The government is reportedly promising near full autonomy to foreign universities on academic, administrative and financial matters, hoping to attract them to India.
While the government will be reaching out to top universities across the globe through the embassies in their home countries, University Grants Commission (UGC) chairman M Jagadesh Kumar has said that the higher education regulator will come up with a set of regulations for universities setting up India campuses.
The ‘India campus’ vision dates back to the UPA government, but has not materialised because of various reasons, including possible concerns of over-regulation even though some concessions were announced. So, even when a regulatory framework will apply to any top-grade foreign university with expansion plans involving India, it is being expected that such a framework will have a feather-touch approach. This has sparked a debate over a level playing field for Indian universities and top-rung colleges.
There is a belief that with Indian universities and colleges still subject to a more stringent regulatory regime, they will not be free to grow and evolve in a way that is more responsive to changing contexts in the social, academic, market and other relevant spheres. This, it is feared, will hinder their growth and even erode reputation in the long run even as foreign universities attract the cream of the student population.
The National Education Policy 2020 acknowledges that ‘limited institutional autonomy’ has been one of the factors holding India’s higher education back. It talks of graded autonomy — based on the standing of the higher education institute (HEI) — and envisions ‘through a suitable system of graded accreditation and graded autonomy’ complete independence and self-governance for all HEIs in a period of 15 years.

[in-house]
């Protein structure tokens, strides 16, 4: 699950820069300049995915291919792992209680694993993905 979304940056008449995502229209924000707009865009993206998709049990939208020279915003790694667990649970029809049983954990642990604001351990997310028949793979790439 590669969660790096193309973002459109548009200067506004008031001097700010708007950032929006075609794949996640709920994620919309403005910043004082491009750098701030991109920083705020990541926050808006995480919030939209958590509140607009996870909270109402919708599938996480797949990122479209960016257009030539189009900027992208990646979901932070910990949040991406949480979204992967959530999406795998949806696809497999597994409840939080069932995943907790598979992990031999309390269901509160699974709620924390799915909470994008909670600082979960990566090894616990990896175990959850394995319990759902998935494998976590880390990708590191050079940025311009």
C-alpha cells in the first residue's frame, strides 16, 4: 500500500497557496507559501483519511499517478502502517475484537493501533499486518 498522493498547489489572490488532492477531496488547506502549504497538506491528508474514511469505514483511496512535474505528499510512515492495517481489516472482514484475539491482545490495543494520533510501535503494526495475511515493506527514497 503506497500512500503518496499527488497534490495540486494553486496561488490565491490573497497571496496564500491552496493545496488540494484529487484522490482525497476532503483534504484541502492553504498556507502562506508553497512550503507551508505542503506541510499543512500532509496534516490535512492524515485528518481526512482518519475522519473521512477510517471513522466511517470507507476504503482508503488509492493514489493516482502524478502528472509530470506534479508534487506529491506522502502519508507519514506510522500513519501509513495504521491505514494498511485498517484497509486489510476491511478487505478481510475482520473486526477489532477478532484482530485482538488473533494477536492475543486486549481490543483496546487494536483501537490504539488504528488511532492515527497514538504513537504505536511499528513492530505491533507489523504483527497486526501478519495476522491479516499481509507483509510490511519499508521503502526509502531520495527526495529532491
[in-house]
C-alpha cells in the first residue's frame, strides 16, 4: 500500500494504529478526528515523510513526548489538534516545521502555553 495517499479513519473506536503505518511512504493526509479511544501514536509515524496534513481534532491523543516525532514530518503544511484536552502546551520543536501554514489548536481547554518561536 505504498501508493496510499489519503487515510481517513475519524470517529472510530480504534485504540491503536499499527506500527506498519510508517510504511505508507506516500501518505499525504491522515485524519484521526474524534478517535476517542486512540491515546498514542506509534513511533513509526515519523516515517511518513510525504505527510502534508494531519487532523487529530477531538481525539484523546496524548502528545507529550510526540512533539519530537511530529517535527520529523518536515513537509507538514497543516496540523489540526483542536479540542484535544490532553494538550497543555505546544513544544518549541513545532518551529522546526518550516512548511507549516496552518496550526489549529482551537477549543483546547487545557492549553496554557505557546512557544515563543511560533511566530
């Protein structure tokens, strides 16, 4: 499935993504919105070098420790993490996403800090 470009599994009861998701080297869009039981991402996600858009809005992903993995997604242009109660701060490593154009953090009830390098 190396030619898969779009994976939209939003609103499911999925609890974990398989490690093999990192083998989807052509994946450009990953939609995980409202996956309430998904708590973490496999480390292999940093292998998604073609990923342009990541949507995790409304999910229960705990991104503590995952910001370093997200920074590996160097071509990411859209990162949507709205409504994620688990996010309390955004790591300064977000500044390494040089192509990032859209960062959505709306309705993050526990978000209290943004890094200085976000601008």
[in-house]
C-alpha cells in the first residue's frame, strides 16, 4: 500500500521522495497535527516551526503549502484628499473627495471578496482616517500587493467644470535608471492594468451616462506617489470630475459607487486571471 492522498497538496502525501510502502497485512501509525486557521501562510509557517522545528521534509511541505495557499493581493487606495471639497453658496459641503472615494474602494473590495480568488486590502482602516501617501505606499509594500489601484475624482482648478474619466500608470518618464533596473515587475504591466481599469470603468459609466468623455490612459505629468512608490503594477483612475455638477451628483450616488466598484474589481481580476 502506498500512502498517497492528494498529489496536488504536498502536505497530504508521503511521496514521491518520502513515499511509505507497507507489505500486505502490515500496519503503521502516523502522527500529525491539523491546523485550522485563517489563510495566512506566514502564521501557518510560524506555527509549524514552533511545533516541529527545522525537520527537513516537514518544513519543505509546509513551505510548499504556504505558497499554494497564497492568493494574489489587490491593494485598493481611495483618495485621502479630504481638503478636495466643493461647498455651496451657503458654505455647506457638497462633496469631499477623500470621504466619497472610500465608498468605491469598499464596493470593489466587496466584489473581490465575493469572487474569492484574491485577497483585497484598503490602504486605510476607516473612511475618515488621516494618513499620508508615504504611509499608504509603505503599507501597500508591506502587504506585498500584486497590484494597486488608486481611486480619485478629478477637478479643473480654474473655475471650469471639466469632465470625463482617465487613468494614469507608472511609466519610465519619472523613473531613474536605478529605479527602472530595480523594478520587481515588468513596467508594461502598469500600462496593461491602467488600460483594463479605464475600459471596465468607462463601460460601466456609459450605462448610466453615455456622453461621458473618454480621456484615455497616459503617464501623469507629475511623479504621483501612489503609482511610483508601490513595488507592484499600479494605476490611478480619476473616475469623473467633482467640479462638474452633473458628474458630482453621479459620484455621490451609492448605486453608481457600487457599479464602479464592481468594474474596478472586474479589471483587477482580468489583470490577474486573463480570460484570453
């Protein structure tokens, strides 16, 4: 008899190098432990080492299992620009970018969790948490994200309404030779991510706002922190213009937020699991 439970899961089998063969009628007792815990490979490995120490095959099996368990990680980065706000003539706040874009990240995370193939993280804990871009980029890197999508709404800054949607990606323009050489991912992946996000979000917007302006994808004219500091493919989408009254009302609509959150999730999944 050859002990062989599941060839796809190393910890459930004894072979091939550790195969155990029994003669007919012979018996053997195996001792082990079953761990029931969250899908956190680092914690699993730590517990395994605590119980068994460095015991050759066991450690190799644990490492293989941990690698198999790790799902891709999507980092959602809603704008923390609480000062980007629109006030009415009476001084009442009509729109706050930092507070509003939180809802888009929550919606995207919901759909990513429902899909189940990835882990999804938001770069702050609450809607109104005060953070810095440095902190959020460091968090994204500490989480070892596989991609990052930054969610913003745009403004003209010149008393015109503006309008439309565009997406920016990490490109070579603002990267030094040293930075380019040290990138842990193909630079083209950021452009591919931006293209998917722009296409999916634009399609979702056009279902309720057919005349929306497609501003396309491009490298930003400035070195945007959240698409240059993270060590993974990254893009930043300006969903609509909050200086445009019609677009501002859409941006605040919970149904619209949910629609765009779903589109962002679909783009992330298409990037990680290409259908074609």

The NEP also aims at doubling the tertiary Gross Enrolment Ratio (GER) from 26% to 50% in that period. But the record in recent years, on granting autonomy, has been inconsistent.
In July 2020, the UGC was locked in a tussle with the IIMs on the MBA nomenclature for the latter’s one year-executive programmes. The same month, the technical education regulator, All India Council for Technical Education (AICTE), derecognised three academic programmes at the Management Development Institute (MDI), a top-rung business school, for not meeting its duration criteria.
The UGC, in 2019, released a set of draft rules for public feedback that intended to regulate fee-setting by private aided and unaided institutions that are deemed to be universities providing professional education. The stated intent was to curb charging of capitation fee and/or other forms of profiteering by these institutions. But such moves have obvious fallout for HEIs and negate the commitment to progressively greater autonomy.
In May this year, a committee set up by the AICTE revised fee-caps for technological courses at HEIs other than IIMs and IITs. While advocates of such regulation stress on the need to keep these courses affordable, fee-capping determines the appropriate levels of fees that institures can reasonably charge. And, it was only when the pandemic forced the hand of the government that it partially liberalised the online and distance education space. Also, public-funded institutes continue to shoulder social obligations of the government, including on student and faculty reservation.
Of late, though, there has been a move towards reforming higher education regulation. The UGC has recently talked of liberalising the approval of courses and duration of new, globally recognised programmes that are still not recognised by the Indian regulator. The strict course- duration-programme nomeclature norms are also set to be relaxed. So, the future could see one-year masters programmes, in, say, public policy or wellness etc. There is a long way to go, though. The various yokes the government has placed on HEIs will take quite some time to get meaningfully lifted.